When you first adopted your dog, you took the time to research and speak with your veterinarian about your dog’s nutritional requirements before choosing what you’d feed him. You know to never share table scraps with your pet, but do you know that as your dog ages, his nutritional needs will shift? A lifestage dog food will make it easier, but it’s important that you understand what your furry family member needs from his puppy to senior years.
There are different classes of nutrients that your dog needs in his diet: proteins, fats, carbohydrates, vitamins, minerals, and water. Choosing a balanced food that includes those nutrients in proper proportion is what will help young dogs grow and older dogs stay healthy.
Puppies (under age 1)
Once puppies are weaned, they’ll get all of their nutrition from dog food, so be sure to choose something that’s not only tasty, but healthy too. Puppies require and expend a lot of energy, so young dog nutritional requirements include increased protein to keep them fueled and feeling their best. Also, puppies may require three to four smaller meals a day to start and then slowly be transitioned to two larger meals per day. Talk to your vet about the best feeding regimen for your puppy to ensure he is getting his adequate daily nutrition.
Adult Dogs (1-7 years)
Most dogs reach their adult lifestage around their first year, so it is important to transition to an adult dog food. The amount to feed is based on size and activity level. If you have any questions as to how much you should be feeding your dog, it’s best to check with your vet, but never overfeed your furry friend. Obesity and overweight pets are a big problem. At this stage of life, dogs require nutrition for maintenance. So, an extremely active pet would have different nutritional needs from a less active lap dog. Also, a large dog requires more food in his diet than a small breed needs to ingest. Once you’ve chosen the type of food to offer to your dog, remember that other elements, such as temperature, will influence changes in your dog’s diet. Extreme heat and cold will burn more of your dog’s energy, and he’ll need to make up for that in his diet. Also, an activity change, such as starting an exercise regimen, will change the amount or type of food you offer your pet. Let us help determine how many calories your pet needs.
Because adult dogs don’t need the same nutrients to help them grow that puppies do, the best dog food for your adult dog is one that is specially formulated for his adult needs. For instance, Hill’s® Science Diet® Adult Advanced Fitness is specifically formulated to meet the needs of an active adult dog. Continuing to feed your adult dog a puppy food once he’s reached his full size can lead to weight issues, as puppy food tends to be rich in growth-based nutrients.
Homemade diets have some benefits, for example, you know exactly what is in it. But most homemade diets are not well balanced. Consult with your veterinarian to make sure the food is nutritious for your pet.
A dog will reach his senior years anywhere from age 7 to 11, depending on the size and breed of dog. Larger dogs tend to reach their senior years more quickly than smaller dogs due to the stress that is put on their body from being a large breed. As your dog ages, his body and nutrition needs will change once more. There will be metabolic and immunologic changes that require altering your dog’s diet. Every dog differs, so be sure to ask your at your dog’s annual checkup if he has reached or is approaching his senior years.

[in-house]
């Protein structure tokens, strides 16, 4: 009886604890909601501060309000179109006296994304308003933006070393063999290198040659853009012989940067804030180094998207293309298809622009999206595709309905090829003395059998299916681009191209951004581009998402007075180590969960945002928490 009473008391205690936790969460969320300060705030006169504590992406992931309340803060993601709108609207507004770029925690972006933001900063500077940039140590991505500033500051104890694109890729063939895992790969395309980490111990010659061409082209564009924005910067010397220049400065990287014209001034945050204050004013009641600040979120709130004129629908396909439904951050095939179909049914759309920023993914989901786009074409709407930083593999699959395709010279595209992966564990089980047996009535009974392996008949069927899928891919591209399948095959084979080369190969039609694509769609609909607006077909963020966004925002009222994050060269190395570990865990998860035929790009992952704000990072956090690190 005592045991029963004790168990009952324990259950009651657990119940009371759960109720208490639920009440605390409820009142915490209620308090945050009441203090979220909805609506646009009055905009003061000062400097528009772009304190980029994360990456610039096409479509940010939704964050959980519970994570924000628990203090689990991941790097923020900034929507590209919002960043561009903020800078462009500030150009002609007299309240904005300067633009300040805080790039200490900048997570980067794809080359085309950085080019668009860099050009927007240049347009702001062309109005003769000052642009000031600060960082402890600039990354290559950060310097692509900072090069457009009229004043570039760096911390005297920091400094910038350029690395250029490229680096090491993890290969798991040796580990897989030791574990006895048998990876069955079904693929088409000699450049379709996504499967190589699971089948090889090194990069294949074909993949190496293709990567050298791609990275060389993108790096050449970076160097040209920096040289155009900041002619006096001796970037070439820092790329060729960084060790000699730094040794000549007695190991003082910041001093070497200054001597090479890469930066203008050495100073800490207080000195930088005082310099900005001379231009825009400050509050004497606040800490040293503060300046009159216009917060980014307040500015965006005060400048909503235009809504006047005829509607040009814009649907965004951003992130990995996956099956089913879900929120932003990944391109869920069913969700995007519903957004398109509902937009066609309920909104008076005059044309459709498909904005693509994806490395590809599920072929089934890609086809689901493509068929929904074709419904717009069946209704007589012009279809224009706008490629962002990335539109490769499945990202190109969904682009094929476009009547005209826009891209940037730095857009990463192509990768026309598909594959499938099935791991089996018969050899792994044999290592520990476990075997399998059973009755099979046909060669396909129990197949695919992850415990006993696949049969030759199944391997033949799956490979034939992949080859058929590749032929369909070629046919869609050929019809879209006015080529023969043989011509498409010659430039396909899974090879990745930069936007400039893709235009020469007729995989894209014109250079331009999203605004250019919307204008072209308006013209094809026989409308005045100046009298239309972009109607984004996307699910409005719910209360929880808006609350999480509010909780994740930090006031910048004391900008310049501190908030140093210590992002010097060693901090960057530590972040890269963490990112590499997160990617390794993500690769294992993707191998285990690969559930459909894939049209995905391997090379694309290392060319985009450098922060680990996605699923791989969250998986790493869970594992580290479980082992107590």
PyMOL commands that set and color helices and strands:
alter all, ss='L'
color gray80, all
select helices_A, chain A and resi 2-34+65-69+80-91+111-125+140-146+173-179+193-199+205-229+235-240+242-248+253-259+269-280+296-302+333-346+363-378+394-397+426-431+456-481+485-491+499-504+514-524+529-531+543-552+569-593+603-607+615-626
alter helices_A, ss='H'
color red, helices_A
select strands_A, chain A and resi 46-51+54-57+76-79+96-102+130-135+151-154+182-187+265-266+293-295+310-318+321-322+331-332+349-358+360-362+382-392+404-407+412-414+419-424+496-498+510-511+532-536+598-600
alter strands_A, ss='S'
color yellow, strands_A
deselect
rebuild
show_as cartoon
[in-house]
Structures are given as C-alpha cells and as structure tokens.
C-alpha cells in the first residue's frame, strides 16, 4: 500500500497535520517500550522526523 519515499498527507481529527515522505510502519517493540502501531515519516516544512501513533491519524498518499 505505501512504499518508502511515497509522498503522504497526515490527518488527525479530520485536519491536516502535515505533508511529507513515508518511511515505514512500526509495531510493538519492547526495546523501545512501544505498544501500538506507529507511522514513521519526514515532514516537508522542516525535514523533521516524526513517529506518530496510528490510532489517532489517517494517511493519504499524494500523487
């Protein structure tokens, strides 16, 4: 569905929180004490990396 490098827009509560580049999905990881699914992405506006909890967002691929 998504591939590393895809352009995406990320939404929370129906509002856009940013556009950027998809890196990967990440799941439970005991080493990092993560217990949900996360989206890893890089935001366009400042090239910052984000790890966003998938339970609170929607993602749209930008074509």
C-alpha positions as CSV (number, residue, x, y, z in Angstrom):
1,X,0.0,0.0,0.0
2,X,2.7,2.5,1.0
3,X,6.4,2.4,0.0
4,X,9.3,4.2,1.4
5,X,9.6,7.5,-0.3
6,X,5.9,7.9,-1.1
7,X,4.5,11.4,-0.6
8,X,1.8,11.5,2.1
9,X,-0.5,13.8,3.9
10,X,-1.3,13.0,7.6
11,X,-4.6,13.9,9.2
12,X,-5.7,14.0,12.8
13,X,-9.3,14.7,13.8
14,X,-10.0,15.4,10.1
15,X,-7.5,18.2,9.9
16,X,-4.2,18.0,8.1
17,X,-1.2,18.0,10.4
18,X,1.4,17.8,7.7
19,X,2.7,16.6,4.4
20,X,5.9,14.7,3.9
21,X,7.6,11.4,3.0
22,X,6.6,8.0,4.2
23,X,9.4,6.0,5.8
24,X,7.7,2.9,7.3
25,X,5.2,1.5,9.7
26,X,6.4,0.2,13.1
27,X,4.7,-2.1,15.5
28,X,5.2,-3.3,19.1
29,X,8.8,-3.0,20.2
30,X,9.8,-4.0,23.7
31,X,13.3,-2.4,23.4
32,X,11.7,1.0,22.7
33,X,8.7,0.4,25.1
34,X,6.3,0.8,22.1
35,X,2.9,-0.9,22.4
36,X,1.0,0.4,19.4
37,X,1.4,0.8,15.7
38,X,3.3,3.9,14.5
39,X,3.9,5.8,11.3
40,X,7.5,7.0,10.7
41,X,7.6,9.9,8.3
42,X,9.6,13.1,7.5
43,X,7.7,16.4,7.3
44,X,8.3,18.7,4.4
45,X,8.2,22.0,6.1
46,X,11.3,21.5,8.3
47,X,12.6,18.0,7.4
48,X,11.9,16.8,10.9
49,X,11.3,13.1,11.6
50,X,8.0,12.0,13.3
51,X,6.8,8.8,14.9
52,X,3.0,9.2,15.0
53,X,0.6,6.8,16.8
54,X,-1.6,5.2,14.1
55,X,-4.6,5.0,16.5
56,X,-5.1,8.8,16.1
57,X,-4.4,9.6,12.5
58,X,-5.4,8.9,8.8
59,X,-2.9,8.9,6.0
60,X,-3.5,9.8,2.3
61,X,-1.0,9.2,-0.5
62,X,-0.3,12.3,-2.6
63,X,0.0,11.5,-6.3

While your dog still has lots of life in him and probably doesn’t have problems playing and exercising with you, you may notice that he is starting to slow down a little and his play sessions aren’t as long as they used to be. Dogs are no different than humans in this regard. Just as we slow down with age, so do they, so it is vital to feed him a dog food that meets his needs. Because your dog has slowed down at this stage of his life, he needs more nutrients devoted to healthy organ, bone and muscle maintenance. A food formulated for his needs at this lifestage will keep him feeling young and active. Just because he slows down a little, doesn’t mean it’s a sign of the end; he still has lots of life and love left in him, he’ll just need a diet that helps keep him feeling fit. Choosing the right nutrition can help increase his activity, interaction and mobility as he ages.
A senior dog food will be formulated to help maintain his normal body functions. Metabolism often slows down significantly, so senior dogs don’t need that is food rich in calories. Sometimes there are therapeutic diets that can help manage disease conditions in your dog. For example, problems with joints and mobility are common among aging dogs, and there are therapeutic diets specially formulated for mobility to help promote strong bone and joint health. If you have any concerns about your dog’s health as he ages, be sure to consult your veterinarian to help you select the best dog food to meet your senior dog’s needs.
Choosing Dog Food for Each Stage of Life
One more quick note about feeding your dog a nutritious diet. When you love your dog so much, it’s easy to want to spoil him with treats and snacks. Just remember to share healthy dog treats, when training your pup. Dog treats shouldn’t make up more than five percent of your dog’s diet. Don’t forget to keep fresh clean water available to your dog, in addition to his food, at all times.
Deciding on what to feed your dog shouldn’t be a difficult choice. If you need help to decide between the many choices available to you, first, narrow down the options to your dog’s age group. Next, consult your vet for any nutritional considerations for your dog. The vet will consider your dog’s breed, size and energy output when helping you make the choice. Many foods are available through our online store for home delivery.